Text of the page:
Biden’s stewardship of the Middle Class Task Force and his role making sure stimulus money is spent wisely could sound like just the kind of “project based” vice presidency Biden didn’t want. But Jay Carney, his communications director, lays out a schedule that shows Biden maintaining a broad portfolio. Though the vice president is spending 1-1/2 to two days a week as stimulus enforcer, which involves travel to other cities, he’s still pulling major time with Obama.

Is Biden “the last guy in the room” when major decisions are being made, as he told Obama he wanted when they discussed the job? Not always literally, says Mr. Carney, but when Obama and Biden are both in town, they’re spending at least three hours a day together, sometimes four or five, depending on how many meetings they have together – between the morning intelligence and economy briefings, plus meetings with visiting heads of state and national security principals.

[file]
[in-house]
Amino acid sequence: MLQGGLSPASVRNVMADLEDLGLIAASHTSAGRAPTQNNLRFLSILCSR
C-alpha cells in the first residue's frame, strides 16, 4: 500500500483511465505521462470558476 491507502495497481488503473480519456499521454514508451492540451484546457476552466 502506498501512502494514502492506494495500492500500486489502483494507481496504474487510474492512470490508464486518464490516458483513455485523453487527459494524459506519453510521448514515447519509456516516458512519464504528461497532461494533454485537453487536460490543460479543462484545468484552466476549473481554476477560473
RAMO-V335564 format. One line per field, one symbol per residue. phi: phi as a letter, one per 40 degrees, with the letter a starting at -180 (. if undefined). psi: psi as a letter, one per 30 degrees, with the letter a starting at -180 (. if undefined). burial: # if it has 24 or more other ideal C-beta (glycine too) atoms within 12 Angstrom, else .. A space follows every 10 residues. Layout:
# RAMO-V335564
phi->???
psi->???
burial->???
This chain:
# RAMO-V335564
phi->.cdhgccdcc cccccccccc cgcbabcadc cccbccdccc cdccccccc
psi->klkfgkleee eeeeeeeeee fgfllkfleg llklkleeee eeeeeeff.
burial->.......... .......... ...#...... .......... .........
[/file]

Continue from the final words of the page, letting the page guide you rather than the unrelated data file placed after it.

All this time together has solidified their relationship, administration officials say. Biden is “a peer, not a staffer,” says one.

Biden also has a weekly breakfast with Secretary of State Hillary Rodham Clinton, a date they keep religiously.

As for Biden’s relationships with his former colleagues in the Senate, it’s always tough for former members to remain a true member of the club once they’ve left. But the White House credits Biden with helping to get three critical Republican senators – Arlen Specter of Pennsylvania and Olympia Snowe and Susan Collins of Maine – to vote for Obama’s economic stimulus plan in February.